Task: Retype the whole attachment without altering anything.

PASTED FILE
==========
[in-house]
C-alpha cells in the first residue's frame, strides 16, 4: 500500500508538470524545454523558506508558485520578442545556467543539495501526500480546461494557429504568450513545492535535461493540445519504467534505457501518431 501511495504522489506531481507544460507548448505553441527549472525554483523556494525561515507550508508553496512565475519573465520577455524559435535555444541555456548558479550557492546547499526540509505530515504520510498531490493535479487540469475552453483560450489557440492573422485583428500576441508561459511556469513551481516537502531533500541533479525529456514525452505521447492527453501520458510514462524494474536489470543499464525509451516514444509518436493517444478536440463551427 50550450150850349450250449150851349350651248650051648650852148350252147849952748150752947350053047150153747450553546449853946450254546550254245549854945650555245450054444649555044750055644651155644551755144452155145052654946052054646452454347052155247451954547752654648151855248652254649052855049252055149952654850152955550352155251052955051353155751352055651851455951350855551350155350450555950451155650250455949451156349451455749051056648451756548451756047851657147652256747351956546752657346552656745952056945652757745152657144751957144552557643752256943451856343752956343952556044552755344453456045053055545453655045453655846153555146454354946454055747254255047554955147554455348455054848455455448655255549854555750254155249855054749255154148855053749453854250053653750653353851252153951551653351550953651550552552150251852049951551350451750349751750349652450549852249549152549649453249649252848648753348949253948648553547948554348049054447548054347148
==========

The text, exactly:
[in-house]
C-alpha cells in the first residue's frame, strides 16, 4: 500500500508538470524545454523558506508558485520578442545556467543539495501526500480546461494557429504568450513545492535535461493540445519504467534505457501518431 501511495504522489506531481507544460507548448505553441527549472525554483523556494525561515507550508508553496512565475519573465520577455524559435535555444541555456548558479550557492546547499526540509505530515504520510498531490493535479487540469475552453483560450489557440492573422485583428500576441508561459511556469513551481516537502531533500541533479525529456514525452505521447492527453501520458510514462524494474536489470543499464525509451516514444509518436493517444478536440463551427 50550450150850349450250449150851349350651248650051648650852148350252147849952748150752947350053047150153747450553546449853946450254546550254245549854945650555245450054444649555044750055644651155644551755144452155145052654946052054646452454347052155247451954547752654648151855248652254649052855049252055149952654850152955550352155251052955051353155751352055651851455951350855551350155350450555950451155650250455949451156349451455749051056648451756548451756047851657147652256747351956546752657346552656745952056945652757745152657144751957144552557643752256943451856343752956343952556044552755344453456045053055545453655045453655846153555146454354946454055747254255047554955147554455348455054848455455448655255549854555750254155249855054749255154148855053749453854250053653750653353851252153951551653351550953651550552552150251852049951551350451750349751750349652450549852249549152549649453249649252848648753348949253948648553547948554348049054447548054347148